Recently touted by Goldman Sachs as one of “The Next Eleven” economies that would dominate the 21st Century, Nigeria is no sleeper case when it comes to emerging economic powerhouses.

With a dynamic, educated, and booming population, Nigeria's cultural capital of Lagos is predicted to be the world's largest city by 2100. Though the country has leaned heavily on oil revenues in the past half century, that too is changing: diversification into real estate, financial services, film, and telecommunications have all begun to ensure the economy not only weans itself off black gold, but hones itself to become Africa's leader in many crucial sectors.

To be sure, the country has also suffered from chronic economic mismanagement, political violence, and a critical vulnerability to fluctuating commodities prices: While the collapse in oil prices in the past 1.5 years has severely harmed the country's finances, the continued war against Boko Haram in much of the north has tarnished the country's long-term image with the brush of geopolitical instability. That being said, these negative trends mask other, less headline-grabbing developments over the past two decades: an explosive banking sector (of which 10 Nigerian banks made the FT's 1,000 best banks index) and a sizeable expansion in construction, engineering, mining, agriculture, manufacturing, retail, and hospitality.

Yet as Africa's largest economy grinds into the 21st Century, it remains hampered by the usual suspects that too often hang on the coattails of young, bulging, and dynamic economies: high inflation, currency volatility, an erratic power supply, poor infrastructure, shortages in foreign exchange, exorbitant capital costs, corruption, red tape, high rent, and unpredictable and often excessive regulations. While none of these are unique to Nigeria—and many remain outside policy makers' specific arsenal of policy tools—many are clearly within the government's remit and will have to be met head on if the country is to take its rightful place in the sun.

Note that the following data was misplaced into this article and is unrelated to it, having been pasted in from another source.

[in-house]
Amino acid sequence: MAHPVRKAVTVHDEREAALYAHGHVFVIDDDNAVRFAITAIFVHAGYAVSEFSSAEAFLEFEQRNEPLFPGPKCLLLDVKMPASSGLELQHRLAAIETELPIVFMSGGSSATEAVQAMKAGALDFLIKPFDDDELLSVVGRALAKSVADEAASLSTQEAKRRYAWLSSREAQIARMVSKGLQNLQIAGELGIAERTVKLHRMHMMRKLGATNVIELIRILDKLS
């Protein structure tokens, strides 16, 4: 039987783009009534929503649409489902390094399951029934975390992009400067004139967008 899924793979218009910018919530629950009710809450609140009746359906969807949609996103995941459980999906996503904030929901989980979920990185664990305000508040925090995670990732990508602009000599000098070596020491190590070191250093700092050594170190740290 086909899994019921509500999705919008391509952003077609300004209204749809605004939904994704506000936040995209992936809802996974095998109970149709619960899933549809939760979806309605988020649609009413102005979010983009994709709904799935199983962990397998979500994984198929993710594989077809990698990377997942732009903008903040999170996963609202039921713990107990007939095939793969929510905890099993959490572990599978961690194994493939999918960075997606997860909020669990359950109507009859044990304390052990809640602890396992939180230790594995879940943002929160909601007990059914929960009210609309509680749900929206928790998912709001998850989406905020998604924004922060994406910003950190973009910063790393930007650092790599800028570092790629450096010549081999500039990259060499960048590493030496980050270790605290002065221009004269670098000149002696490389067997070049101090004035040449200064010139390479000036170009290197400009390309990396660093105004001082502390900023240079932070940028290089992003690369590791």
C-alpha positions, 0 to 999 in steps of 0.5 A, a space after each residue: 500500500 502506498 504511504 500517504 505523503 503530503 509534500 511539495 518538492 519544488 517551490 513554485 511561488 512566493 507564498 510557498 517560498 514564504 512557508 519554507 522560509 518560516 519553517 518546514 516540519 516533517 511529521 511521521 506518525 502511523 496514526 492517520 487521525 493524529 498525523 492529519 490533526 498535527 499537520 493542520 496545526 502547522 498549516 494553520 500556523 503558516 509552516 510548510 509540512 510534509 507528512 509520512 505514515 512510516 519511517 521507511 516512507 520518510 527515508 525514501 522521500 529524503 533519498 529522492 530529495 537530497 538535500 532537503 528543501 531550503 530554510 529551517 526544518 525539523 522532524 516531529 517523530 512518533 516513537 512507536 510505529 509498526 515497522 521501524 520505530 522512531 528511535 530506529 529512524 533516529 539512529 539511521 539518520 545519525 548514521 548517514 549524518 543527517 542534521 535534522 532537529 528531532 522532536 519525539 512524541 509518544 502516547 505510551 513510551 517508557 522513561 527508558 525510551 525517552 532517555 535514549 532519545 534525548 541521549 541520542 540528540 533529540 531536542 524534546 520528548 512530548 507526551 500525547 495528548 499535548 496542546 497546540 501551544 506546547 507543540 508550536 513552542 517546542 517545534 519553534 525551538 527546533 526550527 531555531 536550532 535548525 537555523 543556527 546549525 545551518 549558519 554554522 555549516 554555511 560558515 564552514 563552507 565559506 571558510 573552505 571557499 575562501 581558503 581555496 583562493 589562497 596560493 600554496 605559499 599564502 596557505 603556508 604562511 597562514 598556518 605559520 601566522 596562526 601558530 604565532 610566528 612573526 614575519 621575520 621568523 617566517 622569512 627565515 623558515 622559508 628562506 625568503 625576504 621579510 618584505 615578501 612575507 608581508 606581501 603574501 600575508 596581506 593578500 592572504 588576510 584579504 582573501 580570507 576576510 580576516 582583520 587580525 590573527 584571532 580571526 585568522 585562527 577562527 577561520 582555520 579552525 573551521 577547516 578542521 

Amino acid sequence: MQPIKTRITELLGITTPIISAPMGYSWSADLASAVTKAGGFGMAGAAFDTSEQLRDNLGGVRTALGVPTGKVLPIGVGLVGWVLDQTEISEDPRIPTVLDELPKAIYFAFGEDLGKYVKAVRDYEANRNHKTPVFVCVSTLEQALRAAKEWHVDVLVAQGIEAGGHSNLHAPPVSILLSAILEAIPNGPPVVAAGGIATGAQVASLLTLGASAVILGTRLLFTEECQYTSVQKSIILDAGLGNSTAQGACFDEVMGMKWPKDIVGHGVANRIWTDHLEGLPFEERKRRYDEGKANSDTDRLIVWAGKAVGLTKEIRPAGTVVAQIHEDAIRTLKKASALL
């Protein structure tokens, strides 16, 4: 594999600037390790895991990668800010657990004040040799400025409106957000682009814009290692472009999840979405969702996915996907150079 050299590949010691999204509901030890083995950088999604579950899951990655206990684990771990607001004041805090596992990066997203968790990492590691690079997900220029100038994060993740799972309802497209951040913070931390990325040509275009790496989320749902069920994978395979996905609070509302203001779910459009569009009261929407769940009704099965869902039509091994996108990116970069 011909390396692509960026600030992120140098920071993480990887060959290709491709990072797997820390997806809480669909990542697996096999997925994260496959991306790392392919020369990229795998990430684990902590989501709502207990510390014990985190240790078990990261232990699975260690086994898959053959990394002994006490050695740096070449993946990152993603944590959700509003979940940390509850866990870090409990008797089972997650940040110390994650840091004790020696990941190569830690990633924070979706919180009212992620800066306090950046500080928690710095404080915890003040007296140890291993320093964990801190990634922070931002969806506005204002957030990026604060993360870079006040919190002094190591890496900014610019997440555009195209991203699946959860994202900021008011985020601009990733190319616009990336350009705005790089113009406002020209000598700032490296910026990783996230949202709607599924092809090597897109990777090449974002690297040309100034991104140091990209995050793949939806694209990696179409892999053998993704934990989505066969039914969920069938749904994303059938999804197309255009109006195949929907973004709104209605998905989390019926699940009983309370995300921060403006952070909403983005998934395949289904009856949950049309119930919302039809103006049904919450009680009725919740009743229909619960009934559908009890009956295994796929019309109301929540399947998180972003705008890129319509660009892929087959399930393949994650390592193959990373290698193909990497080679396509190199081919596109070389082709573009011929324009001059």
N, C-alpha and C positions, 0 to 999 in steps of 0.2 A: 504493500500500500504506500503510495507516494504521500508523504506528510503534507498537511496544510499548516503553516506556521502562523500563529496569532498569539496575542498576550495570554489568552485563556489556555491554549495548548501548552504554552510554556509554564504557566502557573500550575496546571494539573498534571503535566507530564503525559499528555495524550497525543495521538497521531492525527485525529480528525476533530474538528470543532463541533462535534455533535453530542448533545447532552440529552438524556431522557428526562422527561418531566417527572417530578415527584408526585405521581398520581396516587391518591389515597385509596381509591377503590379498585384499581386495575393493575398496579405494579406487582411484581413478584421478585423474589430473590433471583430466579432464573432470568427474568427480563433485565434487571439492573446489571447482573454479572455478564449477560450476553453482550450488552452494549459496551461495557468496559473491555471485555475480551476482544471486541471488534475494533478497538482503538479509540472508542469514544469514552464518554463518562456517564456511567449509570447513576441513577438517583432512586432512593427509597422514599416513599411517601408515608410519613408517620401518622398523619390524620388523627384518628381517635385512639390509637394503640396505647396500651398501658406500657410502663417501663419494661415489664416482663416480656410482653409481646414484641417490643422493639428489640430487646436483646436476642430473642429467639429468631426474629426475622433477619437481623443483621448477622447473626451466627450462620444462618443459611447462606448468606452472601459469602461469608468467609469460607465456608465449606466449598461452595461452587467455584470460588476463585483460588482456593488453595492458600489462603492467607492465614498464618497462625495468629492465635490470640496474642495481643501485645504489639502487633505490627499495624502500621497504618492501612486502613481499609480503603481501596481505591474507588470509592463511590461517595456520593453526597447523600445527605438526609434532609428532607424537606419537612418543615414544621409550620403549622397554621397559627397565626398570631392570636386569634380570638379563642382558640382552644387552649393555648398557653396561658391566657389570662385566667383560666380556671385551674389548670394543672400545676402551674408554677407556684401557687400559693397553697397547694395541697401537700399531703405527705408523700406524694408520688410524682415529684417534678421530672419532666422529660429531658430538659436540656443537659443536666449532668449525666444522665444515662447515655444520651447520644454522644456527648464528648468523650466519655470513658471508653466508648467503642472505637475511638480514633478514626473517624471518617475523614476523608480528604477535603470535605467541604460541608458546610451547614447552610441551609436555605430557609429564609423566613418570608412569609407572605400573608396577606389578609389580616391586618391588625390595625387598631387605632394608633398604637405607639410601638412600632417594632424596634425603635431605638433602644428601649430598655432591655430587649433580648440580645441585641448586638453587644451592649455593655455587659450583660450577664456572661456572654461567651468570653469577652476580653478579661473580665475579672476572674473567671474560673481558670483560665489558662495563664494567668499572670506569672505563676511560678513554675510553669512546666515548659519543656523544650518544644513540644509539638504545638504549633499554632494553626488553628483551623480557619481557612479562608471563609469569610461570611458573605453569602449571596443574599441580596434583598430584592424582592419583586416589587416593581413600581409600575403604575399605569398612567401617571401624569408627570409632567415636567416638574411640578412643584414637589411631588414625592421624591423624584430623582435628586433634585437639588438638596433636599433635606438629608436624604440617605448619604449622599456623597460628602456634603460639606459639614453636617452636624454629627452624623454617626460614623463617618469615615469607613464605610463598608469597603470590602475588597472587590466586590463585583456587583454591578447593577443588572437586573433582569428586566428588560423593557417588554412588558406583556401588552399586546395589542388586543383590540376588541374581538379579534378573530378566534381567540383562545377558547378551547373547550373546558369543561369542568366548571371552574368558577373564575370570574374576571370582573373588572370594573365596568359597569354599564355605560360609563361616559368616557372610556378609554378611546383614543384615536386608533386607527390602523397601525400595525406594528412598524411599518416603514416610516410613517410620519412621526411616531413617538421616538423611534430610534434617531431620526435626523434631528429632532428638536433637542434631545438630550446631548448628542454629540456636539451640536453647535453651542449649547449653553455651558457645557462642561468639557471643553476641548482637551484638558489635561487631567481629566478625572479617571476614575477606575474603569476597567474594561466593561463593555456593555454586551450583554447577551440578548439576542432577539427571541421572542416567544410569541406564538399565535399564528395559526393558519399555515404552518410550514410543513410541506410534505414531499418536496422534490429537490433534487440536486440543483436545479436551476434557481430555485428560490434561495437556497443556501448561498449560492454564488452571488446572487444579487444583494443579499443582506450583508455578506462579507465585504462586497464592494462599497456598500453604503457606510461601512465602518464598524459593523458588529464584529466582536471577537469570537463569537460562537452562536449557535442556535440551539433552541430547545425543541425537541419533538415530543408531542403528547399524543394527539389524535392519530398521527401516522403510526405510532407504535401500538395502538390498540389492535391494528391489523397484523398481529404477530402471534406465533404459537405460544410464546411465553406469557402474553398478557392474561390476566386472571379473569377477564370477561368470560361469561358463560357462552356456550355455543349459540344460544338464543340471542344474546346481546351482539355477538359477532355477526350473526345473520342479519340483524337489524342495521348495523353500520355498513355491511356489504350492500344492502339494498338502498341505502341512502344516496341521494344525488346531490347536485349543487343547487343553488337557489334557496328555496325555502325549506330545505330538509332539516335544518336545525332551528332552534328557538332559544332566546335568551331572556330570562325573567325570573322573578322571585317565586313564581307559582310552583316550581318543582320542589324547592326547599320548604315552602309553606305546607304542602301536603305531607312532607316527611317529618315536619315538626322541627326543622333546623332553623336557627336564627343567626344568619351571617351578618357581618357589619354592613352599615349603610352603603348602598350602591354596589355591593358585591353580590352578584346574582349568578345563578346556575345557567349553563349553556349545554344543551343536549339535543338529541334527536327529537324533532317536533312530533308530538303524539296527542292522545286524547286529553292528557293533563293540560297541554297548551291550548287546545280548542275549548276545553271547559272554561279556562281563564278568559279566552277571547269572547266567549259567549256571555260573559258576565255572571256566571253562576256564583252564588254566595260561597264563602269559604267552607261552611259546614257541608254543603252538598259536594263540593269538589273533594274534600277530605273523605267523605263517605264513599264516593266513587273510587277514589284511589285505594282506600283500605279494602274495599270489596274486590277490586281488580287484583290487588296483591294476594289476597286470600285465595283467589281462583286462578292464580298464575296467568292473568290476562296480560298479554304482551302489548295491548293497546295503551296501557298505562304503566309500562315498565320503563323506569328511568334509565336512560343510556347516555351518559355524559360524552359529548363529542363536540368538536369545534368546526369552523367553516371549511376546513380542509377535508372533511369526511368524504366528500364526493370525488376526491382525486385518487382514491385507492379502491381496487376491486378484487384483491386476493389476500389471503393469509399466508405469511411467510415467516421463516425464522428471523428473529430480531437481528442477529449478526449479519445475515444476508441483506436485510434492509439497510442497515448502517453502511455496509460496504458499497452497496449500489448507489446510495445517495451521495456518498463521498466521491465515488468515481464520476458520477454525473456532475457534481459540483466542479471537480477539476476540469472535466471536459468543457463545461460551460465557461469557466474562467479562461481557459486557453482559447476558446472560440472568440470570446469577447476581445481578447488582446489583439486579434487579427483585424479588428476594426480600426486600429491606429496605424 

What makes Nigeria exciting within the African and global contexts is not only its size (182 million inhabitants today, by far and away the continent's largest population and expected to reach 244 million by 2050, when it will be the world's sixth most populous country), but its unique cultural, political, religious, ethnic, and family dynamics, which place it at the forefront of the world's most pressing future trends.

Roughly equally divided between the world's two largest (and fastest growing) religions, a booming cultural industry, the most dynamic country in the world's fastest growing continent, and being anglophone, Nigeria is more than a thermometer for the African continent: It is a portent of the latter half of the century to come. Soon it will no longer suffice to say that those who can make it in Nigeria can make it anywhere; whoever can crack it there can hack it anywhere.

What must companies do before entering the Nigerian market? A great deal, to be sure. Apart from the usual suspects of due diligence, appropriate market research, and finding suitable in-country partners, companies must beware of the myriad internal challenges awaiting them. Apart from meeting often-strenuous government regulations (for which hefty fines await those who fail to comply), Nigeria's poor energy infrastructure can often drive up costs. Given that the country produces less electricity than an Irish city consumes, nearly everyone is dependent upon diesel generators, which work their way into the cost structure of any business undertaking.

Non-Nigerians also require the consent of the Federal Ministry of Internal Affairs to do business in the country. If they wish to employ expatriates, they must prove why no suitable Nigerian candidates were available, and for every expatriate, two nationals must be hired. Difficulties are also common in registering property, obtaining the necessary construction permits, and trading across borders. Where Nigeria does rank high in the World Bank's Ease of Doing Business categories is protecting minority investors and access to credit.

For those willing to take the risks and make the plunge, the country offers rich rewards. Many major South African firms are already heavily invested in Nigeria and witnessing higher returns than in their home market. As Nigeria is set to grow by more than 50 million in the next three decades alone, whoever is there to put roofs over their heads and cellphones in their pockets stands to handsomely gain in the process.